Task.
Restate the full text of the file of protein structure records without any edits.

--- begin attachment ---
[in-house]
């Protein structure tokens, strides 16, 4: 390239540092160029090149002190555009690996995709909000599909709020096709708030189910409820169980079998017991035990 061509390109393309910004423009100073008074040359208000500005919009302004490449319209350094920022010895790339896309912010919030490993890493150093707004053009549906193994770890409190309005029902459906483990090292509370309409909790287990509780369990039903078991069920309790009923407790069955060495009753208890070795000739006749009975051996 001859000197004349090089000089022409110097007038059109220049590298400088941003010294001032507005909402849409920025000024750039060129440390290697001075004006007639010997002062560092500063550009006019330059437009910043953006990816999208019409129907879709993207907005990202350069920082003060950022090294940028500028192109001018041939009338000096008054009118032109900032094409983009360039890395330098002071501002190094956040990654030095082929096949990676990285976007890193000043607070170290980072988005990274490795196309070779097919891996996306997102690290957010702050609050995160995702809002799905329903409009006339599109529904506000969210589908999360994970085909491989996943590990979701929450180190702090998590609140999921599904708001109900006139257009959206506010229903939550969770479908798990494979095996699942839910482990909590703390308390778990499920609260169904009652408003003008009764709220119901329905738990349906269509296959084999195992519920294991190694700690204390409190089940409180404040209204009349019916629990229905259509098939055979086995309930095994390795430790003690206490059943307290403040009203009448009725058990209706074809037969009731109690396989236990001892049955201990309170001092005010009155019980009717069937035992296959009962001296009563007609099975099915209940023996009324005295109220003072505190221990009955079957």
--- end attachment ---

[in-house]
């Protein structure tokens, strides 16, 4: 390239540092160029090149002190555009690996995709909000599909709020096709708030189910409820169980079998017991035990 061509390109393309910004423009100073008074040359208000500005919009302004490449319209350094920022010895790339896309912010919030490993890493150093707004053009549906193994770890409190309005029902459906483990090292509370309409909790287990509780369990039903078991069920309790009923407790069955060495009753208890070795000739006749009975051996 001859000197004349090089000089022409110097007038059109220049590298400088941003010294001032507005909402849409920025000024750039060129440390290697001075004006007639010997002062560092500063550009006019330059437009910043953006990816999208019409129907879709993207907005990202350069920082003060950022090294940028500028192109001018041939009338000096008054009118032109900032094409983009360039890395330098002071501002190094956040990654030095082929096949990676990285976007890193000043607070170290980072988005990274490795196309070779097919891996996306997102690290957010702050609050995160995702809002799905329903409009006339599109529904506000969210589908999360994970085909491989996943590990979701929450180190702090998590609140999921599904708001109900006139257009959206506010229903939550969770479908798990494979095996699942839910482990909590703390308390778990499920609260169904009652408003003008009764709220119901329905738990349906269509296959084999195992519920294991190694700690204390409190089940409180404040209204009349019916629990229905259509098939055979086995309930095994390795430790003690206490059943307290403040009203009448009725058990209706074809037969009731109690396989236990001892049955201990309170001092005010009155019980009717069937035992296959009962001296009563007609099975099915209940023996009324005295109220003072505190221990009955079957």